W1 (kN)

T-776

18.83

T-776

W2 (kN)

Overturning

Moment

(kNm)

Max longitudinal

comprsssive stress

(MPa)

146624

146624

243649

0.60

14.12

87959

146598

117182

0.33

T-776

9.42

34230

114101

34759

0.15

T-776

4.70

14639

65062

7481

0.11

T-761

16.83

201735

726249

299731

0.24

T-761

11.40

136850

547402

137996

0.18

3.1. Code provisions

Regarding the response of tanks to seismic action, Eurocode 8 [2] (Annex A, EN 1998-4) focuses on

rigid vertical cylindrical tanks. More specifically, it provides analytical expressions for calculating the

rigid impulsive pressure and its resultants (the impulsive base shear and moment), as well as the convective pressure and its resultants (the convective base shear and moment) that originate from lateral

ground motion. The maximum wave height is also given analytically, based on the first sloshing mode.

Furthermore, the Eurocode [2] also permits the omission of the tanks shell mass contribution to the

sum of the dynamic and inertia forces, given the fact that it is much smaller than the hydrodynamic

forces.

On the contrary, the Greek seismic code EAK 2000 [3] does not provide specific expressions or

a design procedure for the seismic response of tanks. Nevertheless, it defines a response spectrum that is

better adjusted to the Greek seismicity and can be used in conjunction with the formulas of Eurocode 8

[2]. Figure 1 presents graphically the response spectra defined in EAK 2000 [3] and Eurocode 8

(EN 1998-1) [5] for various soil conditions.

478

Analysis and structural behavior of cylindrical steel tanks under seismic effects

Figure 1: Response spectra per EAK 2000 (left side) and Eurocode 8 (right side).

Taking advantage of the fact that analytical expressions are defined in Eurocode 8 [2], the rigid impulsive pressure, the convective pressure and maximum wave height of the tanks were calculated and

are summarized in Table 3. Moreover, because the Greek seismic code EAK 2000 [3] does not provide

such expressions, the respective formulas of Eurocode 8 [2] were used in combination with the EAK

2000 [3] response spectrum and the results are summarized in Table 4.

Table 3. Seismic response calculations according to the Eurocode 8.

Tank ID

Liquid

level (m)

T-776

T-776

T-776

T-776

T-761

T-761

18.83

14.12

9.42

4.70

16.83

11.40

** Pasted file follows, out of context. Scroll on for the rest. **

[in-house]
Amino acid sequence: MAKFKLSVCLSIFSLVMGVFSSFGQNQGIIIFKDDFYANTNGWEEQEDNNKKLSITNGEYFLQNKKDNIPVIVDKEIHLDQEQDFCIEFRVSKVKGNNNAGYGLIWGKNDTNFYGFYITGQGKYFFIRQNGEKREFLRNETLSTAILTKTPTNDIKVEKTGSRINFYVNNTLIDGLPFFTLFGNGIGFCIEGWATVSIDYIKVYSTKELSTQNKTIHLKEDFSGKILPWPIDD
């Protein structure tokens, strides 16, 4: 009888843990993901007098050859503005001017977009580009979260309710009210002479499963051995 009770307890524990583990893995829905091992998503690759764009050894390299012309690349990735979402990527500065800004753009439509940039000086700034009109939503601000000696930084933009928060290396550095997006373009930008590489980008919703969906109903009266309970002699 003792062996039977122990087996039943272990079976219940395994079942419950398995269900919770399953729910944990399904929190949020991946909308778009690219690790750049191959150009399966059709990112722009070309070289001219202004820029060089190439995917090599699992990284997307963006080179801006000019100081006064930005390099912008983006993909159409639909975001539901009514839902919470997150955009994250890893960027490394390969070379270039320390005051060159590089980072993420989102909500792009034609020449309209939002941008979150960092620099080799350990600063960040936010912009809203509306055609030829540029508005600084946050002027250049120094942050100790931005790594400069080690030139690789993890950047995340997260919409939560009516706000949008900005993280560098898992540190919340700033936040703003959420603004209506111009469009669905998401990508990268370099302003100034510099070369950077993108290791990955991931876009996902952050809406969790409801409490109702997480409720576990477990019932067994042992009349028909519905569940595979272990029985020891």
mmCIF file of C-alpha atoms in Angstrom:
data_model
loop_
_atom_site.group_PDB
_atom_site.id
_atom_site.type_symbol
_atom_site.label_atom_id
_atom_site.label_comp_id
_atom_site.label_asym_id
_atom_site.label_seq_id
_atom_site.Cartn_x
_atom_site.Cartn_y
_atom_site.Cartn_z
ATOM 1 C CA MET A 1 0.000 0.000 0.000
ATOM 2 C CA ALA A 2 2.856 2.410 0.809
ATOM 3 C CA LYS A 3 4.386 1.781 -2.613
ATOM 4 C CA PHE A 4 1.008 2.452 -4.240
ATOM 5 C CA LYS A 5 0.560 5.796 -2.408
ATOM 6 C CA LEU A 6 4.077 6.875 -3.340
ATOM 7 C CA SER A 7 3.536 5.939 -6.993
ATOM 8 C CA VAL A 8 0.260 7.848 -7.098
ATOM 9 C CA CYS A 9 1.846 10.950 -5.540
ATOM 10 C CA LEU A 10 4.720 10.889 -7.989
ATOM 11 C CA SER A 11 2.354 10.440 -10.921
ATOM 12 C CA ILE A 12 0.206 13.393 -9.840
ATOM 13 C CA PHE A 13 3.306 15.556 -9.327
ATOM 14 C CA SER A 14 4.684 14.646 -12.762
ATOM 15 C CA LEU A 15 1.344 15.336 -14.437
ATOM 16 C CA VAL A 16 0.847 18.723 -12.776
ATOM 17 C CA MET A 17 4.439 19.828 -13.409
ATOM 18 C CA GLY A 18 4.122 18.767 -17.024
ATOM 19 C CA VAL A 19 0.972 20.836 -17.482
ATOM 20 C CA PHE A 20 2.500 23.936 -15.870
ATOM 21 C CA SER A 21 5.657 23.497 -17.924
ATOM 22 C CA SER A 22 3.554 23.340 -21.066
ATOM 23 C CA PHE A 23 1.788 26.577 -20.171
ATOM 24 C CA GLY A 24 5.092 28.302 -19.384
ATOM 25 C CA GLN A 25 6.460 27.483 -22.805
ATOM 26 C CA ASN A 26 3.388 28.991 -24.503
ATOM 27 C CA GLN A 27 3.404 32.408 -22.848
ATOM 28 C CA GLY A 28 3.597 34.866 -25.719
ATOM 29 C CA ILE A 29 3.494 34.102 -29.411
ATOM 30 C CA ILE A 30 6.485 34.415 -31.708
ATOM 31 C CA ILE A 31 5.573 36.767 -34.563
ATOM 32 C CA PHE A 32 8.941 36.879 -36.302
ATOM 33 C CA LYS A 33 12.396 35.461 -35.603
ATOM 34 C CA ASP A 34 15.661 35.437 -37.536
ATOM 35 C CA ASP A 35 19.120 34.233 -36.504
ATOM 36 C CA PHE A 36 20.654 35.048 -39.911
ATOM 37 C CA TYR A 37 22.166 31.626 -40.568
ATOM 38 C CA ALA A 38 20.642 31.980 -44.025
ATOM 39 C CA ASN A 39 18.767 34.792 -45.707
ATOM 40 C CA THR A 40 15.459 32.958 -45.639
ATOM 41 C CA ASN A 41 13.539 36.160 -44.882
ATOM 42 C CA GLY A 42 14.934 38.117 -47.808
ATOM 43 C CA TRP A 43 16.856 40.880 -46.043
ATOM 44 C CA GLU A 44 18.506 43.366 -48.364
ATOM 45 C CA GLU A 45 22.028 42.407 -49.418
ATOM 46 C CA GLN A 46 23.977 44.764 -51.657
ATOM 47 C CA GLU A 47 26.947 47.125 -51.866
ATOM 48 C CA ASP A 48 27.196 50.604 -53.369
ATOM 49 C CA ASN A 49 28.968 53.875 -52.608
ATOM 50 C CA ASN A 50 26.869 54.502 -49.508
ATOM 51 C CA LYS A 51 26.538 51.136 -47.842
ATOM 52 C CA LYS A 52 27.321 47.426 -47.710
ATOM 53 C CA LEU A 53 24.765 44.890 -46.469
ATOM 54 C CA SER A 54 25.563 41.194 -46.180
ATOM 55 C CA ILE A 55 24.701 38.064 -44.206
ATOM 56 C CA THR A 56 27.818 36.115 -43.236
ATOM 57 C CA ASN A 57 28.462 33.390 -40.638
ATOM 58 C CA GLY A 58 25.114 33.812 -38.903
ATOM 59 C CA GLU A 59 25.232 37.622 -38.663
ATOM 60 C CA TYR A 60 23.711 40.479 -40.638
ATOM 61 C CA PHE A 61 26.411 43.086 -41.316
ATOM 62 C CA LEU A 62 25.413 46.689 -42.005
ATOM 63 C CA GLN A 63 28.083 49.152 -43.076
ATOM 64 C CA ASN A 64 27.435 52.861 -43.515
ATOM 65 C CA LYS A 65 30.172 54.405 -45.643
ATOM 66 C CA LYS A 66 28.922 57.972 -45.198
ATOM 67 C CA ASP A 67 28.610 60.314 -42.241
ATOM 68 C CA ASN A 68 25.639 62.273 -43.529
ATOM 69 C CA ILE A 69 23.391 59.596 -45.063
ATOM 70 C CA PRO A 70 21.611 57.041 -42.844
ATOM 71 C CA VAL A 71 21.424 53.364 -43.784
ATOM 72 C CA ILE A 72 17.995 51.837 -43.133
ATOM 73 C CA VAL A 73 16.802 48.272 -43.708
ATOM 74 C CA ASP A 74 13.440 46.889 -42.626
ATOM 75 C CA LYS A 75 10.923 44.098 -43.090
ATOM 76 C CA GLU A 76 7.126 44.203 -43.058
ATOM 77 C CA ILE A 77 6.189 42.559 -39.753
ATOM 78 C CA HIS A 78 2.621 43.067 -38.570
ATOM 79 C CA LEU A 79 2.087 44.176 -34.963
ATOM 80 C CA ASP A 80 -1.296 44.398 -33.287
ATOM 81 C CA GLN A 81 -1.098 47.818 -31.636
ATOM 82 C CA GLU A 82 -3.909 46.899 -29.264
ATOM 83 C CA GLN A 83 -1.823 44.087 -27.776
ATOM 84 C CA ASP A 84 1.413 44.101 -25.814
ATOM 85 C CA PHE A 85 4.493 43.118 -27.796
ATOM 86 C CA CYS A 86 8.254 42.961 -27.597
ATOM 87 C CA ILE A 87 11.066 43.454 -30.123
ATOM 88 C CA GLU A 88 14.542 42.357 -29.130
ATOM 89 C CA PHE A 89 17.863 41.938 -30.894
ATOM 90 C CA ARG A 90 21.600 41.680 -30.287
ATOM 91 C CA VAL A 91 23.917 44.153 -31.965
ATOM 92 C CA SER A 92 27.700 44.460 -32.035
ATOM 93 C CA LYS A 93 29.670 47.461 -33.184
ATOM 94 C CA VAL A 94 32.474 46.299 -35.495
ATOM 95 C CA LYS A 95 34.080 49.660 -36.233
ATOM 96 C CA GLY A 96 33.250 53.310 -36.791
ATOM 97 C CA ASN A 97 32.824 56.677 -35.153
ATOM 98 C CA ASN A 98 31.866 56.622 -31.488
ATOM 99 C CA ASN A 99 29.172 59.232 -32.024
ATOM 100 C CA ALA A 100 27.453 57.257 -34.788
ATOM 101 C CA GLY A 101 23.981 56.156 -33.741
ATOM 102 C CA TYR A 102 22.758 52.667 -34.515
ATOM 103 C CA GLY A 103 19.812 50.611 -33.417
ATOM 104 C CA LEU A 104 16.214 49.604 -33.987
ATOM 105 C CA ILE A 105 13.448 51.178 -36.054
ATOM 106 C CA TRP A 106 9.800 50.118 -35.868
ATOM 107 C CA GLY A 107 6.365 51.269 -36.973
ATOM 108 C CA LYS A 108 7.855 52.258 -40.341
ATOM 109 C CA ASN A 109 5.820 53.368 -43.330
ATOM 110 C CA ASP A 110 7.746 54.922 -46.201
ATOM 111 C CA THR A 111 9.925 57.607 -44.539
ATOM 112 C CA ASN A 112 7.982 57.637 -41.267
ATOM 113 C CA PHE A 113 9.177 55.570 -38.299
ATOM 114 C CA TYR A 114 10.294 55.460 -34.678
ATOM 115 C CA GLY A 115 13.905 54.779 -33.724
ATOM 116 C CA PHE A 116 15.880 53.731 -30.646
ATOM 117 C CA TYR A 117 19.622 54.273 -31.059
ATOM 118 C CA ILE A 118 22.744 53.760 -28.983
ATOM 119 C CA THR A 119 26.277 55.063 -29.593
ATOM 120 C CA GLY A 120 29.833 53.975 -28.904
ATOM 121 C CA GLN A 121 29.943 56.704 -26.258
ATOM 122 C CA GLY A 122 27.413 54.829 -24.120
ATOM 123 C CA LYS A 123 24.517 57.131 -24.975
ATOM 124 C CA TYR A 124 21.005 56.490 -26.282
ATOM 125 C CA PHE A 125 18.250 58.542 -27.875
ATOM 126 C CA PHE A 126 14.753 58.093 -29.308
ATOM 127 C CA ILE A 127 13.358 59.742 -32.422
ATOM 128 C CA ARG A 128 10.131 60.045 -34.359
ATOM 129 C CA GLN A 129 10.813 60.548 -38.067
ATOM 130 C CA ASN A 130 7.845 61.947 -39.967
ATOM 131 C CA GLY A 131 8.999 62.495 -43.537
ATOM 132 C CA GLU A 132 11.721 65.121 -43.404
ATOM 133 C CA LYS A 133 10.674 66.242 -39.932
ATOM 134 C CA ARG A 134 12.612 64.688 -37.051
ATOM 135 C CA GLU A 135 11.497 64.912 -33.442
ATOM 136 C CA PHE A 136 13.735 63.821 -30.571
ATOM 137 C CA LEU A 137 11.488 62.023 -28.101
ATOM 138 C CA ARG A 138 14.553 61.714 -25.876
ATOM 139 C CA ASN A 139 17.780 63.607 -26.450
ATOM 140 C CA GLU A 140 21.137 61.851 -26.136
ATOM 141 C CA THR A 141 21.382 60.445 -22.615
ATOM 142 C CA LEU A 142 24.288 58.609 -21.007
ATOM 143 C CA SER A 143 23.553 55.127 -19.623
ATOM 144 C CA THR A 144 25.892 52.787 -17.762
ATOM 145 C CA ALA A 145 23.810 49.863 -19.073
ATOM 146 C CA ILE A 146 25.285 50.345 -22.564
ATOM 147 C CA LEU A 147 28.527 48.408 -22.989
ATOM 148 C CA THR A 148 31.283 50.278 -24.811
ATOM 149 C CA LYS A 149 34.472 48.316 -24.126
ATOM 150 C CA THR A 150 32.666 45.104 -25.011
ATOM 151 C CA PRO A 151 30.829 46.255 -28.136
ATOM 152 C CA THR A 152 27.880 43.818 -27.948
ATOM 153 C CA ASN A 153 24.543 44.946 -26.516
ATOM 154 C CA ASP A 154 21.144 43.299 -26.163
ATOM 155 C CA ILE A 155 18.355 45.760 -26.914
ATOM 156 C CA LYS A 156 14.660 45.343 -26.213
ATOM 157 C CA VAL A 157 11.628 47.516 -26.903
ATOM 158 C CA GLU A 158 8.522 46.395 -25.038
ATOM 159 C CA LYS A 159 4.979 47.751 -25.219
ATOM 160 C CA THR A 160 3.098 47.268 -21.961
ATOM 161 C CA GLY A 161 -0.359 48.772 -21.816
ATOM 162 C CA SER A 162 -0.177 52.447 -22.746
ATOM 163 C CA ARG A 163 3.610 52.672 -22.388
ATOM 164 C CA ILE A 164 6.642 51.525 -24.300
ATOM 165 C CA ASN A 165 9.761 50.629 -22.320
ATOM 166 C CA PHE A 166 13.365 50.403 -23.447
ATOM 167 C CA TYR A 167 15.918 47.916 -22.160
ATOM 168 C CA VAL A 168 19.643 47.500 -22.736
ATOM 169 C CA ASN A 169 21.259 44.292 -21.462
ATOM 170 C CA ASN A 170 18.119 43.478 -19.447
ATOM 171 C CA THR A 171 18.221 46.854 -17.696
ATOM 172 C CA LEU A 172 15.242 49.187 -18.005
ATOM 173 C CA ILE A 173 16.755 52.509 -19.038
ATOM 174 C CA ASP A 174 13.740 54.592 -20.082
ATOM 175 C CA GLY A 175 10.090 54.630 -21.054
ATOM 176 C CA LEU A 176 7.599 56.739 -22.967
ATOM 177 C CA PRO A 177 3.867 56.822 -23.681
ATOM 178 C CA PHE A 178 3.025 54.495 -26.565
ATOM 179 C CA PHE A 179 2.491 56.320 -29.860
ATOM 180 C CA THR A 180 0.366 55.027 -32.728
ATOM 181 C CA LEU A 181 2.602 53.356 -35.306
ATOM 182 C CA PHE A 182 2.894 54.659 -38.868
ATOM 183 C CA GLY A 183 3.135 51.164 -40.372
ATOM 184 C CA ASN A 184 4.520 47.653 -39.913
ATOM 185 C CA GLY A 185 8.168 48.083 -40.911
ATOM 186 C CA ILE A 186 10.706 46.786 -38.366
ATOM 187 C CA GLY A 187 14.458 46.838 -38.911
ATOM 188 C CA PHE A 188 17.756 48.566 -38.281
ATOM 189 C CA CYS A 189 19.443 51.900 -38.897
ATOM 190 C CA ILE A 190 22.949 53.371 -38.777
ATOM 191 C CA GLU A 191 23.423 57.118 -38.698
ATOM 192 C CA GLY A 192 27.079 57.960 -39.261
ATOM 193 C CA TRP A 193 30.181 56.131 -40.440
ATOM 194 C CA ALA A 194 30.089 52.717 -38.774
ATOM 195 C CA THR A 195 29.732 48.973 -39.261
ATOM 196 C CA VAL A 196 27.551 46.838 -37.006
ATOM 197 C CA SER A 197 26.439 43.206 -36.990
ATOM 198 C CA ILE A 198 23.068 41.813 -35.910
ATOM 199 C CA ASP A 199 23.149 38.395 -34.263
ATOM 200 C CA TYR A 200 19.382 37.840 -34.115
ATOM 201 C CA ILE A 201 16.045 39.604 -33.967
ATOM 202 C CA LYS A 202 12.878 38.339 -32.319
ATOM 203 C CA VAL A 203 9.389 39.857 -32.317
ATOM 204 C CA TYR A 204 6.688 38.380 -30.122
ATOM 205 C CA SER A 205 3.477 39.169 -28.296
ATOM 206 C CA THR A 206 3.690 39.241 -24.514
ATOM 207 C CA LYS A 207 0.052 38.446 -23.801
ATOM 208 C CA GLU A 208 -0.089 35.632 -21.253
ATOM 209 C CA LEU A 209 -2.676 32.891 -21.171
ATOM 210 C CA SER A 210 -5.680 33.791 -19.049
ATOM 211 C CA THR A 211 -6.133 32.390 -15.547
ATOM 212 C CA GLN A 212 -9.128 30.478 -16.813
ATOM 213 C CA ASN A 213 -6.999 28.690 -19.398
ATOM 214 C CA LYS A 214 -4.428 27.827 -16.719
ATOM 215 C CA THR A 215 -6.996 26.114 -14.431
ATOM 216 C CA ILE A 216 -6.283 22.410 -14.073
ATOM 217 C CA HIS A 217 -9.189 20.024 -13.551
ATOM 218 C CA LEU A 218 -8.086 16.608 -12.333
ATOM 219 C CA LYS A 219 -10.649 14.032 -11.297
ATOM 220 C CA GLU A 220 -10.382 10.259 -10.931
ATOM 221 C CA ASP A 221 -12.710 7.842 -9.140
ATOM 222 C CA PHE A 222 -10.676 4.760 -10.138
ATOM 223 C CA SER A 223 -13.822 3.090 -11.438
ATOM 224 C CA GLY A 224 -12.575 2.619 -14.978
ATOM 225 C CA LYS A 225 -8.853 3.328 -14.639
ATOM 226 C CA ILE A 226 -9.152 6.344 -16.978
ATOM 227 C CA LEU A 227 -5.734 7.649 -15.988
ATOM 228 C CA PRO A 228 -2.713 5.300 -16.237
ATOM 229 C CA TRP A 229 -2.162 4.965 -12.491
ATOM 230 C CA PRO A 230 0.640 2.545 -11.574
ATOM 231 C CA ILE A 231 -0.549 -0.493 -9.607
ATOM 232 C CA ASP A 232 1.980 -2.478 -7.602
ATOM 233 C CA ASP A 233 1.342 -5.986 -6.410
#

Maximum rigid

impulsive pressure (kPa)

55.201

47.315

30.755

14.195

41.656

17.852

Maximum

convective pressure (kPa)

11.875

6.683

2.084

0.997

2.138

1.882

Maximum wave

height (m)

1.13

0.64

0.20

0.10

0.18

0.18

Table 4. Seismic response calculations according to the Greek seismic code EAK 2000.

Tank ID

Liquid

level (m)

T-776

T-776

T-776

T-776

T-761

T-761

18.83

14.12

9.42

4.70

16.83

11.40

Maximum rigid

impulsive pressure (kPa)

51.26

43.94

28.56

13.18

38.68

16.58

Maximum

convective pressure (kPa)

33.93

28.61

25.33

21.83

46.84

36.06

Maximum wave

height (m)

3.24

2.73

2.42

2.08

3.93

3.39

The investigation of the behavior of the tanks under seismic action was conducted with the application of the Finite Element Method (FEM). For each tank and level of contained fluid, a separate 3D

finite element model was created. More specifically, all the relevant analyses were performed using the

commercial program ANSYS [6], which is widely used for simulating similar systems that involve solid

and liquid mass interaction. Four finite element models were created for tank T-776 and two for tank

479

C. Maraveas

T-761. A detailed description regarding the generation and meshing of the finite element models for

each tank follows.

4.1. Description and generation of the 3D finite element models

For the geometrical shape of the tank and more specifically for the simulation of the circumferential

shell, the bottom plate and the steel roof (Tank T-776 only), isoparametric 3-node (triangular) and 4node shell finite elements (ANSYS shell 63 elements [6]) were used. These elements combine the

membrane action and bending and have six degrees of freedom per node.